A series of recent headlines in the food and beverage world make it clear that consumers, or at least consumer class action attorneys and their clients, increasingly care where their food comes from and not just what’s in it.
This month, the Northern District of California granted preliminary approval of a settlement agreement in a suit over the origins of Kona Beer. This preliminary approval came a day after the Western District of Washington denied defendants’ motion to dismiss a suit alleging consumers were falsely led to believe Cascadian Farms products came from Washington state. These developments highlight not only the increasing prevalence of geographic origin claims, but also the risks manufacturers may run in tying their products to a particular geographic area.
In Broomfield v. Craft Brew Alliance, the court preliminarily approved a settlement expected to cost as much as $4.7 million to resolve claims that Kona Beer deceived consumers into believing its beer was brewed in Hawaii. In the suit, the plaintiffs alleged that Kona’s labels, which depicted traditionally Hawaiian images and bore names like Longboard Island Lager and Big Wave Golden Ale, gave consumers the impression the beer they bought came from Hawaii. In fact, the Kona Beer sold in the continental United States came from breweries in New Hampshire, Washington, Tennessee and Oregon. Following the district court’s certification of a class, the parties reached an agreement wherein Kona will pay claimants between $1.25 and $2.75 for each four-, six-, 12- and 24-pack purchased. As part of the agreement, class counsel could seek up to $2.9 million in additional fees and costs. Kona also agreed to change product labels to state where each Kona Beer was actually brewed.
A day before the Kona Beer preliminary approval, in the Western District of Washington, the court held that putative class plaintiffs in Reed v. General Mills stated a claim that defendants tricked them into believing 81 different Cascadian Farms frozen fruit and vegetable products came from the same small Washington farm. Instead, plaintiffs alleged, the produce actually (or at least substantially) came from large-scale farms around the globe. In making their claims, plaintiffs pointed to the brand name “Cascadian Farms,” as well as a Skagit Valley, Washington, emblem on the label inviting consumers to “VISIT OUR HOME FARM,” and a picturesque, rural background on the label. In denying defendants’ motion to dismiss, the court found that a reasonable consumer relying on the labels could plausibly conclude that all or substantially all of the ingredients in the products came from a bucolic farm in Washington. In fact, the court relied in part on the Broomfield court’s denial of a similar motion to dismiss, holding that the Skagit Valley logo was akin to a statement on Kona’s labels that invited consumers to “visit our brewery and pubs whenever you are in Hawaii.”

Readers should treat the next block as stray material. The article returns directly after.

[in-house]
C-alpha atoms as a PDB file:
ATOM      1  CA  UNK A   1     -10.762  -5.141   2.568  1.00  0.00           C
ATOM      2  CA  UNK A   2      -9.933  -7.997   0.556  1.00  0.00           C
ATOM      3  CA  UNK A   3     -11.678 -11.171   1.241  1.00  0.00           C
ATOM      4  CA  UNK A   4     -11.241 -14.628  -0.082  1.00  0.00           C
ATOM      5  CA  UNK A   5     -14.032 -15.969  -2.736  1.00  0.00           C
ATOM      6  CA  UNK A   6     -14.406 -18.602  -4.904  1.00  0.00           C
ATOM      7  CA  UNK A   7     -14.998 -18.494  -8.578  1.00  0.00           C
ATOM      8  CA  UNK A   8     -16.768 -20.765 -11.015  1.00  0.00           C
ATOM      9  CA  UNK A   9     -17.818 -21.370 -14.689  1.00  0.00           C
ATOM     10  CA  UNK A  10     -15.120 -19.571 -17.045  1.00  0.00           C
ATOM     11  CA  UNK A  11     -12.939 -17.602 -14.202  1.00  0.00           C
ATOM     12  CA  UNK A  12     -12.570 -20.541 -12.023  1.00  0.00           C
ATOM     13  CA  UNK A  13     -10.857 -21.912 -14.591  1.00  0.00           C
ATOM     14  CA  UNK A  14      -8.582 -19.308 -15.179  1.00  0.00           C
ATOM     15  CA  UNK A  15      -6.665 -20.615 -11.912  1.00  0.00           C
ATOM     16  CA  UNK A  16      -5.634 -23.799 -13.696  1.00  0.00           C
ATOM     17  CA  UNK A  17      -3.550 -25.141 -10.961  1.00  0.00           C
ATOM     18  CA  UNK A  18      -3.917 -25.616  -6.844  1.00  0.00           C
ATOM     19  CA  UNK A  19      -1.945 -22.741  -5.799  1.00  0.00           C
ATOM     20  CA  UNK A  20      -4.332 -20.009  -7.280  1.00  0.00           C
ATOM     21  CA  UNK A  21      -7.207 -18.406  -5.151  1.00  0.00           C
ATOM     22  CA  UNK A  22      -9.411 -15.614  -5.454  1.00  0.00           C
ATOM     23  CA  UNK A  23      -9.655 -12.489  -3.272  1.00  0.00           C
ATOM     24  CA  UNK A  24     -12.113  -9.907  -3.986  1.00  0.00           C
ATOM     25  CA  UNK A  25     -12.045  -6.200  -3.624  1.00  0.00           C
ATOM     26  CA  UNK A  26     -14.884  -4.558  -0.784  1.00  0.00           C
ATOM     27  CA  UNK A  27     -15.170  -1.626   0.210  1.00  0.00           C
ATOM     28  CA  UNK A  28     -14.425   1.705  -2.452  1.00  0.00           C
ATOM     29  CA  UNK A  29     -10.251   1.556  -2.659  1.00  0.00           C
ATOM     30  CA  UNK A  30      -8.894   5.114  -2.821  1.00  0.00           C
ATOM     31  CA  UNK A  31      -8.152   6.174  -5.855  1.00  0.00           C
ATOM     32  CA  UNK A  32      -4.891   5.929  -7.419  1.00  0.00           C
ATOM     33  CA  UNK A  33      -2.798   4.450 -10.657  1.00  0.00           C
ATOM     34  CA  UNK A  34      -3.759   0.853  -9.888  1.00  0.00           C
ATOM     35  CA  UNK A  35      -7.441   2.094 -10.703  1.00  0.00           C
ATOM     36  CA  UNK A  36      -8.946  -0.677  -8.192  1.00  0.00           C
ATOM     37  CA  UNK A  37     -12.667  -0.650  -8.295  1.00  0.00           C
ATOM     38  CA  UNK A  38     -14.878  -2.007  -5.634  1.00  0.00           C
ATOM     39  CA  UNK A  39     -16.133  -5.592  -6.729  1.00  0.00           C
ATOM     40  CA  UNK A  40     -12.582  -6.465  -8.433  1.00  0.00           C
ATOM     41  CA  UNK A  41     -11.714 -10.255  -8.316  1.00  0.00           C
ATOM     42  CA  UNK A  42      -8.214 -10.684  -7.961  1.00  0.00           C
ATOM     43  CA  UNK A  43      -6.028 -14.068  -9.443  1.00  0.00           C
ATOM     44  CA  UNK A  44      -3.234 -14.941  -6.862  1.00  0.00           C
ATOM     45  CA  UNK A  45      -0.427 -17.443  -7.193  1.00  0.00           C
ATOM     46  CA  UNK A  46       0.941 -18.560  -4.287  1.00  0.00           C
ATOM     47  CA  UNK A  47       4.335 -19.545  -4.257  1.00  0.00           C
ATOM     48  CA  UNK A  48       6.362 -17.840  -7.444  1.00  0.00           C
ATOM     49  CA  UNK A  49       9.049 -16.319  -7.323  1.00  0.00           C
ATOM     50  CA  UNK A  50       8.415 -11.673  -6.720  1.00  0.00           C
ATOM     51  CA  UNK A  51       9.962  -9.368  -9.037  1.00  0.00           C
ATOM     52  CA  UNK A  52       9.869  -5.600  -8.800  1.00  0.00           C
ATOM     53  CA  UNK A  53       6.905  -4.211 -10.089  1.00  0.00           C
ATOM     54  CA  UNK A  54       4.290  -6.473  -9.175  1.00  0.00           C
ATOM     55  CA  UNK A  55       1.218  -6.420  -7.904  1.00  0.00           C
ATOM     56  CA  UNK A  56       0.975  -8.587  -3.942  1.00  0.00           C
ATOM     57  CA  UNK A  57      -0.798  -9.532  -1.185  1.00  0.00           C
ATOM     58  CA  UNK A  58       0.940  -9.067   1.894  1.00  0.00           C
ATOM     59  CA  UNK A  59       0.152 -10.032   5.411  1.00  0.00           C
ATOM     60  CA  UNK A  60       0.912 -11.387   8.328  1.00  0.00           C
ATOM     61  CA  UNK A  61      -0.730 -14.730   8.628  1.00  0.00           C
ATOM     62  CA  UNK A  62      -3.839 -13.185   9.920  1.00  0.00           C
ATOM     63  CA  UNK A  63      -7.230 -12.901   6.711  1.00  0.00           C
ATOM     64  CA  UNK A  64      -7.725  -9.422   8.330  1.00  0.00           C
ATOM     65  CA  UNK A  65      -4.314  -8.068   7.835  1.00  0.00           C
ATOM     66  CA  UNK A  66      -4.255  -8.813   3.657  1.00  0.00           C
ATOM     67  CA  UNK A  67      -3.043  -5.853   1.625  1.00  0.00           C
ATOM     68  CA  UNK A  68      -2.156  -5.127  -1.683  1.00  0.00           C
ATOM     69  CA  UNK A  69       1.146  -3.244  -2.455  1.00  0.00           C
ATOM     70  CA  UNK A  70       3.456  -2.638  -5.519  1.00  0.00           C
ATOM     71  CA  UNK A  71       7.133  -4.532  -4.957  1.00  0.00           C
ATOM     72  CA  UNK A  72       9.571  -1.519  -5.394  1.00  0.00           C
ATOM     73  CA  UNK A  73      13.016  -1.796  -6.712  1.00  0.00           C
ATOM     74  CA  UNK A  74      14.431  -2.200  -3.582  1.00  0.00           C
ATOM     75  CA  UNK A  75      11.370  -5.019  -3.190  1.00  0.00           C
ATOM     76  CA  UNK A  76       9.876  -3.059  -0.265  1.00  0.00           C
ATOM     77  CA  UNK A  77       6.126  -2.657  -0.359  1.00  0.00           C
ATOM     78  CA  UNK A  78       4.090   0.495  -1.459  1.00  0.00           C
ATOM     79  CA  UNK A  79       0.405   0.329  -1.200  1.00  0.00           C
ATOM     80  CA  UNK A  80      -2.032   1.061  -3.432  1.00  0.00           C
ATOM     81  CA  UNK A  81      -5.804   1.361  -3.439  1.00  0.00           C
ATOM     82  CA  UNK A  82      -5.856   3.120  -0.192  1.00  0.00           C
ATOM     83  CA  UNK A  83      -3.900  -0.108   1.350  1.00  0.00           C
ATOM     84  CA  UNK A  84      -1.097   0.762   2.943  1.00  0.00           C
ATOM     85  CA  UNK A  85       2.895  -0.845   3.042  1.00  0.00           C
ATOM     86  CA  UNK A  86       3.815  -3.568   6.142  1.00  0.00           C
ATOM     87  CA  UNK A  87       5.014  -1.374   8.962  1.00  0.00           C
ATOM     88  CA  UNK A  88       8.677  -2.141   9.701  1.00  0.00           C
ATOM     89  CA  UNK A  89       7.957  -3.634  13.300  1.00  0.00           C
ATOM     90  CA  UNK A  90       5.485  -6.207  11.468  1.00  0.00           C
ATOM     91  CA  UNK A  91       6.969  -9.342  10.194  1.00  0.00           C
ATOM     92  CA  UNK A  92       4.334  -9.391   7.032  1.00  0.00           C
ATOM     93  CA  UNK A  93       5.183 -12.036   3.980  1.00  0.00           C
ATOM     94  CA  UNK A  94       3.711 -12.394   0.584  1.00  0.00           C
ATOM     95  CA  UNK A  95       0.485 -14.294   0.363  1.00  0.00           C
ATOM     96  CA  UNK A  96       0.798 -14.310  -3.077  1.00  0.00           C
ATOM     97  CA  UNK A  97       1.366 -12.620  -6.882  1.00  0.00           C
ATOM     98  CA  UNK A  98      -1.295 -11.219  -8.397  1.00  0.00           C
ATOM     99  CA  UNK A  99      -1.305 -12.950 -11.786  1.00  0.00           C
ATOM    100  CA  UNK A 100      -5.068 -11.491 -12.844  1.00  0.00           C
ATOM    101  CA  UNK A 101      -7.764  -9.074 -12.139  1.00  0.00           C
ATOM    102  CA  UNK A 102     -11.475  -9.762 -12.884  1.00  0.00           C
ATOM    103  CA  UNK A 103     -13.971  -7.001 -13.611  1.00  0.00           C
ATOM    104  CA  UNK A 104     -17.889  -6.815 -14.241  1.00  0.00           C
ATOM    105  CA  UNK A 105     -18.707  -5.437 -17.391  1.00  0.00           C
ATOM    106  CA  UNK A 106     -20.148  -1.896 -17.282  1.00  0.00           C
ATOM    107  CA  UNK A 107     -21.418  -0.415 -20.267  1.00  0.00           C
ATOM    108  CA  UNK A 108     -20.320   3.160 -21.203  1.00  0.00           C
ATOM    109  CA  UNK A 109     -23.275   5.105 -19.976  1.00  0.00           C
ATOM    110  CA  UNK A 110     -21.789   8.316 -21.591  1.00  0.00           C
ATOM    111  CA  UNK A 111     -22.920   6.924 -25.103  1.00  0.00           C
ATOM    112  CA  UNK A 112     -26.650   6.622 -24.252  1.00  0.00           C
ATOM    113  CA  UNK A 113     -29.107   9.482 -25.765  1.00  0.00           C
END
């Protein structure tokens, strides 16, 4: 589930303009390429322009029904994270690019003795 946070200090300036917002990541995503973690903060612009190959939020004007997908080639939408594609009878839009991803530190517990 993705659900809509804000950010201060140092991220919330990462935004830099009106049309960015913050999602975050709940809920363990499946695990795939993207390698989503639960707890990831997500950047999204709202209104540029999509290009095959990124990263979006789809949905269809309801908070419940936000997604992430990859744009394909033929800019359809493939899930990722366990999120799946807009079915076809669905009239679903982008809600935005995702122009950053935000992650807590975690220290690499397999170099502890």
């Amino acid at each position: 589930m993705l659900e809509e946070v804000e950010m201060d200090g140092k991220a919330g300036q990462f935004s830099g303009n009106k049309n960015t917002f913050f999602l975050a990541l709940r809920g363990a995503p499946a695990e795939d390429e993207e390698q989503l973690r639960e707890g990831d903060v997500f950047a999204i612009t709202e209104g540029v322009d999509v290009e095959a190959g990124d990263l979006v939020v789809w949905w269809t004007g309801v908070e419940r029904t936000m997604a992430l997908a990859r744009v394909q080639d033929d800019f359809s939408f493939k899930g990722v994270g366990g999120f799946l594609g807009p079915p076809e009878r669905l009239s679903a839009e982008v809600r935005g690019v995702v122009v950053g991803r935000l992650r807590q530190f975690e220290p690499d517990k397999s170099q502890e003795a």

And the rate of geographic claims filed shows no sign of slowing. For instance, plaintiffs have alleged in a pair of suits that certain San Marzano tomatoes are not truly grown in the Agro Sarnese Nocerino region of Italy, while plaintiffs in another pair of class-action complaints charged that manufacturers deceptively labeled their allegedly inferior coffee products as coming from the Kona, Hawaii, region.
Both the Broomfield settlement and Reed decision show the high costs that could accompany label images and statements that give consumers the impression that products originate in a specific country, region or state. In evaluating labeling and marketing decisions, manufacturers should not only review any geographic claims explicitly made, but also assess whether the overall labeling and marketing give an impression of a geographic origin.